Home > 2011 Posts > Cybele Didn’t Have an iPad

Cybele Didn’t Have an iPad

October 23, 2011 Leave a comment Go to comments

And neither did her priestesses. Back in the time when a Great Mother of the Gods headed most early pantheons in one form or another, what did people have?

And how did having that instead of something else affect how they thought about things. When you’re writing a novel or two set in those times, as am I, thinking about questions like these is homework.

But, similar questions can also be though-provoking for regular folks. Honest.

Think about the Classical Greeks: democracy, beauty, physical perfection, simplicity, clean lines…

Not so fast. What if the White House or the Capitol Building in Washington, D.C. was decorated like the image at the left? Would you feel a bit differently about those buildings? Well, that is how Greek temples were decorated. This reproduction is in the museum at Paestum, a Greek and Roman ruin south of Salerno in Italy. The modern world sees simplicity in Greek ruins and sculpture becase the paint has worn off. They saw something else.

And, what message does the stuff at the right convey? This broken pot of coins was found buried under the marble flooring of someone’s ancient home. Why?

Probably because the owner thought he or some member of his family might have a chance of returning to dig them up after ‘the bad guys’ went away. In this case, for 2,600 years, no one came back.

With an iPad, of course, the homeowner could just have shifted his funds to an offshore account, and his heirs could have enriched many lawyers fighting over them.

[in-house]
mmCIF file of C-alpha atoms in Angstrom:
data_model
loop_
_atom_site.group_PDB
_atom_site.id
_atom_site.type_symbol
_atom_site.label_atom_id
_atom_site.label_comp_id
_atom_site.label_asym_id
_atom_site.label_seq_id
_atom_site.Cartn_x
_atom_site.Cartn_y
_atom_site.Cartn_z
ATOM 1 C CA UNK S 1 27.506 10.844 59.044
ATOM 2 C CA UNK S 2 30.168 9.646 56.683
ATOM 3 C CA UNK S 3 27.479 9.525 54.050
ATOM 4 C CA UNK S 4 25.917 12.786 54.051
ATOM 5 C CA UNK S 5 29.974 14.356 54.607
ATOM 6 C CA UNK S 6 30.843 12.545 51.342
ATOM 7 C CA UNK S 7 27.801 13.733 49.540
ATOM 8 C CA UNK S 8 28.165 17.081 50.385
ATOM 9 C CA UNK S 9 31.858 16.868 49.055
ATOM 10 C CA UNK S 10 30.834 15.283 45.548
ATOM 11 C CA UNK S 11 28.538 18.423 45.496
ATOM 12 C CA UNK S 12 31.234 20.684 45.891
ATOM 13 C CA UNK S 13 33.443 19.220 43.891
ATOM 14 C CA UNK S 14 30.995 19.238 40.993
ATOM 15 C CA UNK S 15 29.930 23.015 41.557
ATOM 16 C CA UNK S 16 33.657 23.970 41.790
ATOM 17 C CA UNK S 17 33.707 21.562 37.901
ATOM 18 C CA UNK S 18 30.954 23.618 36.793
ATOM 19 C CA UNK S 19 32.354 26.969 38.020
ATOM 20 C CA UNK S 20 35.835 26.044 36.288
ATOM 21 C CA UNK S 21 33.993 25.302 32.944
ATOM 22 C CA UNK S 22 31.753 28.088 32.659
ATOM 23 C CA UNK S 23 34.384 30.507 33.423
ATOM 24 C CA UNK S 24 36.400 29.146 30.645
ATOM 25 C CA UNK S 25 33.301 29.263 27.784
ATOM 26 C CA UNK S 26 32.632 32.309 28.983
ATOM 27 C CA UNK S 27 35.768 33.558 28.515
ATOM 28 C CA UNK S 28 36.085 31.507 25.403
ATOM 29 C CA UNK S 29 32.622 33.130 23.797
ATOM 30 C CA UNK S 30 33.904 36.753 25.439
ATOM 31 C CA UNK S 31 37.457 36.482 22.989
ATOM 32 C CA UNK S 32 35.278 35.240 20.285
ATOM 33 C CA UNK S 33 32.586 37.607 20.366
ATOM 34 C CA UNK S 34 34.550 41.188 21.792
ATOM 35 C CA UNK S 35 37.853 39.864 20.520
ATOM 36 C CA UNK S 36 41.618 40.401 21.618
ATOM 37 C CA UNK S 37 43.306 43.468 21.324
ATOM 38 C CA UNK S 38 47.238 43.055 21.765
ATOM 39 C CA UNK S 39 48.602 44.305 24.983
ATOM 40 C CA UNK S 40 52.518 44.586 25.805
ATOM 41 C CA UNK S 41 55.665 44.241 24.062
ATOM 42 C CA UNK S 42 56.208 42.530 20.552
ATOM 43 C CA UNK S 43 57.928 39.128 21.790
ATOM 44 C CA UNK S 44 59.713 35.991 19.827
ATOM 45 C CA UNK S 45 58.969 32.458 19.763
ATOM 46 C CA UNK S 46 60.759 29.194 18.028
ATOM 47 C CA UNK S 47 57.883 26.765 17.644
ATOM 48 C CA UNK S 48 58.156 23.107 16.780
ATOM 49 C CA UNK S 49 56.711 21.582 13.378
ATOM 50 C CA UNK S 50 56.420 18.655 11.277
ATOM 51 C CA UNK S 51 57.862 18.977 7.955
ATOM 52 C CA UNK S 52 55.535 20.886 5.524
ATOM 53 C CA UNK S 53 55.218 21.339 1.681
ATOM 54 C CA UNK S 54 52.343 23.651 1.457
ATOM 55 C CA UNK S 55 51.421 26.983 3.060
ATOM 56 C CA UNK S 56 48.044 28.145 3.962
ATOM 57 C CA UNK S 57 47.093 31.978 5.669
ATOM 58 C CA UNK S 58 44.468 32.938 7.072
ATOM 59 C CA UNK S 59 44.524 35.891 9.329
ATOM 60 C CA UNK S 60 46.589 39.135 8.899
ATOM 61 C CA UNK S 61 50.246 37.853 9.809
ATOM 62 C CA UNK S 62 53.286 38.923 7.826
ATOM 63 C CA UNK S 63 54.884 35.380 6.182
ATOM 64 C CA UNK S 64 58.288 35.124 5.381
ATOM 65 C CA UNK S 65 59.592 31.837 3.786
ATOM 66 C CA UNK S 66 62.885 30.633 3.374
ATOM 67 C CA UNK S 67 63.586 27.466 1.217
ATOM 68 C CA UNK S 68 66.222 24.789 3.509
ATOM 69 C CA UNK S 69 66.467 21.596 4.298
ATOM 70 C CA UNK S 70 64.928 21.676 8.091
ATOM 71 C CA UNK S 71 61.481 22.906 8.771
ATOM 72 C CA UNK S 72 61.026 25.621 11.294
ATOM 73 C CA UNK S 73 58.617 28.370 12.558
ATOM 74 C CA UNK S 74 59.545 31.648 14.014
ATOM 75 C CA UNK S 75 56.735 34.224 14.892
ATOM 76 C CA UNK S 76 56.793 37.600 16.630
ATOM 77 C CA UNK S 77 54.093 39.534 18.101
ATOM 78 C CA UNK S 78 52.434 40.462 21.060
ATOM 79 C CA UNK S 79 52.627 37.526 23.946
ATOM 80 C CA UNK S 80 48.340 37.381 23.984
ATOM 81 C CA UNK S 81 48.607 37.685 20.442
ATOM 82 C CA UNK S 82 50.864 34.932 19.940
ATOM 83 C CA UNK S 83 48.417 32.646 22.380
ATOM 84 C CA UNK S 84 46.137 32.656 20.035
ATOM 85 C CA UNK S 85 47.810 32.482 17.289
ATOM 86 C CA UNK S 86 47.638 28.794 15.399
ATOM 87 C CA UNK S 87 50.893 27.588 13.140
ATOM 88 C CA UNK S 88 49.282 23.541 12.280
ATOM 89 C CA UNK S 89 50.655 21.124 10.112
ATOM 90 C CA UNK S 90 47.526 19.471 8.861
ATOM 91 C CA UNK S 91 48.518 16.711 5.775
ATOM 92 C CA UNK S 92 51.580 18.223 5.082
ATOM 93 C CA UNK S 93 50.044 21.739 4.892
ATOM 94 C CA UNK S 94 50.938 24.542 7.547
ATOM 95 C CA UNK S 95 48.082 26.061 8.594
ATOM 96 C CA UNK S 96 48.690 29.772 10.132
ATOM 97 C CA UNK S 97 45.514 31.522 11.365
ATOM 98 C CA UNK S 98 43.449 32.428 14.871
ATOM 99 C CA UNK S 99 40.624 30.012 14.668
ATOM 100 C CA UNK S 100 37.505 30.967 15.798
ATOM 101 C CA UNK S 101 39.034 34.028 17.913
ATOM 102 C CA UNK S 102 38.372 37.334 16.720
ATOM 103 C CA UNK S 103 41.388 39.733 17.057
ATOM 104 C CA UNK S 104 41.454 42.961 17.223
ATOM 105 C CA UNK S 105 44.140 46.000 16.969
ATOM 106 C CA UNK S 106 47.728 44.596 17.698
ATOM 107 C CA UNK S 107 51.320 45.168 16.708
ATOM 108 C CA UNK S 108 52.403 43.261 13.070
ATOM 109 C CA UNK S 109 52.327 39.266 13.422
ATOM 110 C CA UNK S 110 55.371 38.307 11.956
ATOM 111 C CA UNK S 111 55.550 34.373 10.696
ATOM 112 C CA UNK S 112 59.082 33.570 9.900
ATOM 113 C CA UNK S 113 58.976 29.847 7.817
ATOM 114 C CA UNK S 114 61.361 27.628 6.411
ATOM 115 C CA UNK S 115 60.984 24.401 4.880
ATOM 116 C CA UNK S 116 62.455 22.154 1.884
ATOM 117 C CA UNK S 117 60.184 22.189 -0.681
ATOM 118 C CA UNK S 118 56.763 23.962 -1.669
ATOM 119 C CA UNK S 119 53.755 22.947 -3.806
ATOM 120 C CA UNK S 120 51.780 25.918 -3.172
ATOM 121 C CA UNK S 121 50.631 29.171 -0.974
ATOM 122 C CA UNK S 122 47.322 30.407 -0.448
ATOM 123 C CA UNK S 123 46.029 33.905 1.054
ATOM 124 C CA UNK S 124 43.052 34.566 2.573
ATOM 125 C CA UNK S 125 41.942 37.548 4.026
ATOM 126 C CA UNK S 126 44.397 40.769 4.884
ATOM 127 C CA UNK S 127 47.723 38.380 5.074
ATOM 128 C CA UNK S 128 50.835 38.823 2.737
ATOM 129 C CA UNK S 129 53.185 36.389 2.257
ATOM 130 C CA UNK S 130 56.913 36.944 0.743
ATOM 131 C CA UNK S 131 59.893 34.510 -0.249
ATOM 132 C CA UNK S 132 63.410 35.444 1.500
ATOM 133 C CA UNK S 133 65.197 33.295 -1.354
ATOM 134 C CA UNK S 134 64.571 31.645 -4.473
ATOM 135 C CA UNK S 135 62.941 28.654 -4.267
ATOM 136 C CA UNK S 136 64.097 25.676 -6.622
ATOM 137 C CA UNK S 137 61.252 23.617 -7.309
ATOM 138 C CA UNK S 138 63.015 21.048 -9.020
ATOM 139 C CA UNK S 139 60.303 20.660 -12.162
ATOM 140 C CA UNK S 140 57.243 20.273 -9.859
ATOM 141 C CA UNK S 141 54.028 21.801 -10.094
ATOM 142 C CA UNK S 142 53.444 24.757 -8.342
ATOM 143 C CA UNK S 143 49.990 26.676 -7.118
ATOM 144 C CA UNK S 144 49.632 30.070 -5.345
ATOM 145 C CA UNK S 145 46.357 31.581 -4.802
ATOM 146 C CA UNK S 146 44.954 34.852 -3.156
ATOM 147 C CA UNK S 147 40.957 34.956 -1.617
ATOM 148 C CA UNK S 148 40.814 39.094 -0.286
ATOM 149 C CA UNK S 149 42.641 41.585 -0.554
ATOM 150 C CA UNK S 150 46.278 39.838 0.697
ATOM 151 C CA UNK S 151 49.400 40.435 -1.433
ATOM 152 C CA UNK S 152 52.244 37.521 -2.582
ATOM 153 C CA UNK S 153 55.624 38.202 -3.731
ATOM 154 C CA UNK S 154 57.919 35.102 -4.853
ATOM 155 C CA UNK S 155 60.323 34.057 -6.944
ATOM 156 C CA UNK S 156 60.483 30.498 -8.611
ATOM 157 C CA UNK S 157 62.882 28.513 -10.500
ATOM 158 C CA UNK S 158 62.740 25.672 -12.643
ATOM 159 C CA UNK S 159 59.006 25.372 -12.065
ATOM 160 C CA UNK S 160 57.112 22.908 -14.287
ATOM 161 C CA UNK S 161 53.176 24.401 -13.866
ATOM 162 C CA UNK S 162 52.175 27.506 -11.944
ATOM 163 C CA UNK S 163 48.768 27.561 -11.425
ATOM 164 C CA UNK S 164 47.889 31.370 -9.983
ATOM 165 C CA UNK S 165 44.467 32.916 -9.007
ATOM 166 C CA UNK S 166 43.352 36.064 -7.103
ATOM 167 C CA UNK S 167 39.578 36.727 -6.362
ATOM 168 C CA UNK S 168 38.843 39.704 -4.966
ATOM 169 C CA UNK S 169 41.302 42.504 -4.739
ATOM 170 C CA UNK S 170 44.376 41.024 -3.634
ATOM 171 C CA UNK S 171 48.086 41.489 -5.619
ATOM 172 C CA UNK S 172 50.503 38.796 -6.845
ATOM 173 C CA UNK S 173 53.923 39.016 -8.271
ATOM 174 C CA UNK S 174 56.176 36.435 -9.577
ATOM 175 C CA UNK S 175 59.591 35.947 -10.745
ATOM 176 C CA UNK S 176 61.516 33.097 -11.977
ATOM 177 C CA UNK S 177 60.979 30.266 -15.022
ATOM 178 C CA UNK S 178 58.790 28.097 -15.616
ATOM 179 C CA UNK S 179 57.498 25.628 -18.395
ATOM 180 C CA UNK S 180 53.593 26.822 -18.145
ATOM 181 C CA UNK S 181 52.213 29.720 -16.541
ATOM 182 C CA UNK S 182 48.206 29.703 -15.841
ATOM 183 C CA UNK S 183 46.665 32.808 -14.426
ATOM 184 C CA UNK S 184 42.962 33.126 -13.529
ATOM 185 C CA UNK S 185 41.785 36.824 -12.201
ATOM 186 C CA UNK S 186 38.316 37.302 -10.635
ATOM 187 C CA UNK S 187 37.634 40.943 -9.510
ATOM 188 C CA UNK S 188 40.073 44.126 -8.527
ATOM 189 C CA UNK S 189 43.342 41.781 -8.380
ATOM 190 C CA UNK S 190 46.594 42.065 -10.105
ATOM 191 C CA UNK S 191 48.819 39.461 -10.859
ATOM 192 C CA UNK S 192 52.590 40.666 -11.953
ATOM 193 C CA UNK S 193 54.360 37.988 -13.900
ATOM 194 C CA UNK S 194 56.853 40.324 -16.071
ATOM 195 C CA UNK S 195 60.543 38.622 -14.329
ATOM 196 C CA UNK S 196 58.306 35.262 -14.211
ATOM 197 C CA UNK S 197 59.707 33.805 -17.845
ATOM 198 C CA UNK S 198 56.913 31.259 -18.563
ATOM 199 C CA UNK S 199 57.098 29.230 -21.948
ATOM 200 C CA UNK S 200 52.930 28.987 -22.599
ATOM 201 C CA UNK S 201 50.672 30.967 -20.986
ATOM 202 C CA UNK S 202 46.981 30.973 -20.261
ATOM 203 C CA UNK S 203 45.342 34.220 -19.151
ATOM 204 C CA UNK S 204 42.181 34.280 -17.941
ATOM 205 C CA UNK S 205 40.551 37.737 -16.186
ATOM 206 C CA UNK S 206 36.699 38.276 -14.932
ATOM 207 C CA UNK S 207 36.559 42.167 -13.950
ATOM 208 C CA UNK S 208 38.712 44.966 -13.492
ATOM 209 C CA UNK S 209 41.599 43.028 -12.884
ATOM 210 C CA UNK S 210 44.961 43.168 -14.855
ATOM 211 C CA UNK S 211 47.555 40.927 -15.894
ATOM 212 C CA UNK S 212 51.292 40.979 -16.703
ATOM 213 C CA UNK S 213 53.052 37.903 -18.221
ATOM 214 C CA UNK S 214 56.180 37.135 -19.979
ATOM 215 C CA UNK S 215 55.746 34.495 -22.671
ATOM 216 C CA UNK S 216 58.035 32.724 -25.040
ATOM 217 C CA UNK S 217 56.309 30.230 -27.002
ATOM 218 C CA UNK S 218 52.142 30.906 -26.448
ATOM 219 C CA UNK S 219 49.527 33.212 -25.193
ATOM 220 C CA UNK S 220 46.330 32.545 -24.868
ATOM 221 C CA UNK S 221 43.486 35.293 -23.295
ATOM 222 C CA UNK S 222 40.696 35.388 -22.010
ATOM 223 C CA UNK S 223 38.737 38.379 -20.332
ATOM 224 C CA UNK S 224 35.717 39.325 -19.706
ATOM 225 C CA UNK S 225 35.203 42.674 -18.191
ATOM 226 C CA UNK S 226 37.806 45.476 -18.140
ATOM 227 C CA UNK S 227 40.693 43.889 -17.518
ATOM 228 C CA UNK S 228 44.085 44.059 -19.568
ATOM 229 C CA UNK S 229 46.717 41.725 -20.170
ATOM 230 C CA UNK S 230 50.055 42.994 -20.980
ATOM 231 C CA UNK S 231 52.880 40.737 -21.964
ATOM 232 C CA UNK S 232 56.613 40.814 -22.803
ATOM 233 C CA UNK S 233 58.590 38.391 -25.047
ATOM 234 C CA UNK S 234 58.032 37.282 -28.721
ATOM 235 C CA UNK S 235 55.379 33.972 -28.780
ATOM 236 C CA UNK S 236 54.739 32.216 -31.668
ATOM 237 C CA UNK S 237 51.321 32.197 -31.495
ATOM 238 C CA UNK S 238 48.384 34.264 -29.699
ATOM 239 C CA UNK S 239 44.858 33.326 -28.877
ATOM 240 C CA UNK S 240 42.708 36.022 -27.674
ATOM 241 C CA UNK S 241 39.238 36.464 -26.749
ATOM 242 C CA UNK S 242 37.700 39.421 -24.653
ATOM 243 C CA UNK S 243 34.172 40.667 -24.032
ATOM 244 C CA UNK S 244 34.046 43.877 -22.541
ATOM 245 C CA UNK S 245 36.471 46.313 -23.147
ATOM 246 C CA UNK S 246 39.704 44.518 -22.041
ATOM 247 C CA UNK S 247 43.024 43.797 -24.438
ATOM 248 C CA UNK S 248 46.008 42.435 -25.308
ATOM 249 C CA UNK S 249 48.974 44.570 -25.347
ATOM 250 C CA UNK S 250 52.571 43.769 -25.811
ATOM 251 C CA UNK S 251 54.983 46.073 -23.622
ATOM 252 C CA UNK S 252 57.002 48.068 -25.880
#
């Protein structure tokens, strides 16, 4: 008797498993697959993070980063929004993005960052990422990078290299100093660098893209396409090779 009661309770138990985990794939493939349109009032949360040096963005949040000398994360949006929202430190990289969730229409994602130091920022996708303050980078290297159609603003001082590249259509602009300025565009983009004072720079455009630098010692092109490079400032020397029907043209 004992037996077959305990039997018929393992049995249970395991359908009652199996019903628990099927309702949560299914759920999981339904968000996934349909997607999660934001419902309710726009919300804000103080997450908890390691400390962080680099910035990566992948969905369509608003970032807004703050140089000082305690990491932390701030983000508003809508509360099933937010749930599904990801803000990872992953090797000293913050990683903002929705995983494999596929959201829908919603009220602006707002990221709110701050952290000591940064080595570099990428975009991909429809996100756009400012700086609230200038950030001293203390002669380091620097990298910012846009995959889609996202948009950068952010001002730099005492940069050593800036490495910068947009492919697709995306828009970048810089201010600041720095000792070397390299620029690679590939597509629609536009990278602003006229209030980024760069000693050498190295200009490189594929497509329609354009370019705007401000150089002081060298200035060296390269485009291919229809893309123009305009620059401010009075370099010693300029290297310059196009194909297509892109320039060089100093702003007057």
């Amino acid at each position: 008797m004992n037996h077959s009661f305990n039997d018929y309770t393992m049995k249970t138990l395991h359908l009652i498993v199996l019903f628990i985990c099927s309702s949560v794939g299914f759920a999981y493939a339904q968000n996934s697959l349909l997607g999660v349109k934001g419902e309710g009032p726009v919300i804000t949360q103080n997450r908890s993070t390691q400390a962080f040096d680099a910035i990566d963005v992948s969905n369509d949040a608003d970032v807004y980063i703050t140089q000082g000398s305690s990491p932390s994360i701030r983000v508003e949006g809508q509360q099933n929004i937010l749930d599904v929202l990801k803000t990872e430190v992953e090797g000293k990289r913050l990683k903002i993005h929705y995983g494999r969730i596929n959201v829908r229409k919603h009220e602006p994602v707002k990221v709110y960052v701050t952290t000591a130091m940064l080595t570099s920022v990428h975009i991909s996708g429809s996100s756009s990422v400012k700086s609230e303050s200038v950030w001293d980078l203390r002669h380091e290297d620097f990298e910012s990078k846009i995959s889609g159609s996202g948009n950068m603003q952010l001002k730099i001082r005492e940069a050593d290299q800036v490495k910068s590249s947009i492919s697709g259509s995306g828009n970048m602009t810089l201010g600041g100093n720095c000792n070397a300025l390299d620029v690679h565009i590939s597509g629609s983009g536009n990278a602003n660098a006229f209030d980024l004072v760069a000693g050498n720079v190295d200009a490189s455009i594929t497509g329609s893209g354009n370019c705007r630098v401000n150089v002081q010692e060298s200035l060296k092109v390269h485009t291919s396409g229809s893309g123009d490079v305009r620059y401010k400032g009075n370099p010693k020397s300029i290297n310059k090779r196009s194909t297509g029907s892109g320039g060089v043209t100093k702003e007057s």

And then there’s this guy. He’s from the late Bronze Age in Greece, the time around the Trojan War, well over 3,000 years ago. He used to be carrying something. A spear? Maybe he was wearing all kinds of finery as well. And fancy boots, or sandals?

Was he a God? An ancestor? The owner? He’s less than two feet tall, so he must have been on a shelf or table. Why?

I know! He wasn’t holding anything; he’s playing a Kinect game, or maybe PlayStation Move. That’s gotta be it. No one plays Wii games anymore.

Let’s see, a bronze fan with traces of gold foil decoration. Here we have the closest ancient equivalent of central air conditioning. But, everyone must have had fans of some sort, if they wanted them. A basic fan is cheap and simple to make. Did normal people fan themselves on hot days?

What else did they have to beat the heat? Rich Romans could have iced drinks in August if they wanted. And, thinking of keeping cool, Rome had public baths and more clean water per capita than New York City does today. In fact, it’s been said that one of the things that made a city Roman was having public baths.

There weren’t iEverythings way back when, but folks used a zillion tools and trinkets and other items that were long gone through deterioration before there were archaeologists to look for them. Just like the ‘net and iStuff shapes User/Addicts’ world view today, the ancients’ views were shaped by the things they had.

For me, it’s fun to think about that. OK, now you can go back to Angry Birds.

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